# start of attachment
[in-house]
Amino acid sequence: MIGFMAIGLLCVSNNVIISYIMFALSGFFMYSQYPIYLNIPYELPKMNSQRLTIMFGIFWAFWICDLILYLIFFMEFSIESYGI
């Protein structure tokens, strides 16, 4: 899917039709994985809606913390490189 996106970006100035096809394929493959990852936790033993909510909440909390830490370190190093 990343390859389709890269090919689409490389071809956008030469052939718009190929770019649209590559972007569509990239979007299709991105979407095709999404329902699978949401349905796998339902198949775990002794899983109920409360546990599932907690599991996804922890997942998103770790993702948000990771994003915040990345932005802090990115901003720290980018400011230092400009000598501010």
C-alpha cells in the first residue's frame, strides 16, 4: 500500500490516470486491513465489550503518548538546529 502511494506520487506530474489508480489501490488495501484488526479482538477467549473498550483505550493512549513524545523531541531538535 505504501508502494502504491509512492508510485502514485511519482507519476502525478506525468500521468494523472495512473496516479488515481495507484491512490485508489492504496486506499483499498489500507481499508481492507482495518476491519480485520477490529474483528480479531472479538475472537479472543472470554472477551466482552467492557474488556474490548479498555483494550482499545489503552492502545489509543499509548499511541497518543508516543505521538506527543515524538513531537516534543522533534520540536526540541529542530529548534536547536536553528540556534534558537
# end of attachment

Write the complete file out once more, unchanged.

[in-house]
Amino acid sequence: MIGFMAIGLLCVSNNVIISYIMFALSGFFMYSQYPIYLNIPYELPKMNSQRLTIMFGIFWAFWICDLILYLIFFMEFSIESYGI
């Protein structure tokens, strides 16, 4: 899917039709994985809606913390490189 996106970006100035096809394929493959990852936790033993909510909440909390830490370190190093 990343390859389709890269090919689409490389071809956008030469052939718009190929770019649209590559972007569509990239979007299709991105979407095709999404329902699978949401349905796998339902198949775990002794899983109920409360546990599932907690599991996804922890997942998103770790993702948000990771994003915040990345932005802090990115901003720290980018400011230092400009000598501010």
C-alpha cells in the first residue's frame, strides 16, 4: 500500500490516470486491513465489550503518548538546529 502511494506520487506530474489508480489501490488495501484488526479482538477467549473498550483505550493512549513524545523531541531538535 505504501508502494502504491509512492508510485502514485511519482507519476502525478506525468500521468494523472495512473496516479488515481495507484491512490485508489492504496486506499483499498489500507481499508481492507482495518476491519480485520477490529474483528480479531472479538475472537479472543472470554472477551466482552467492557474488556474490548479498555483494550482499545489503552492502545489509543499509548499511541497518543508516543505521538506527543515524538513531537516534543522533534520540536526540541529542530529548534536547536536553528540556534534558537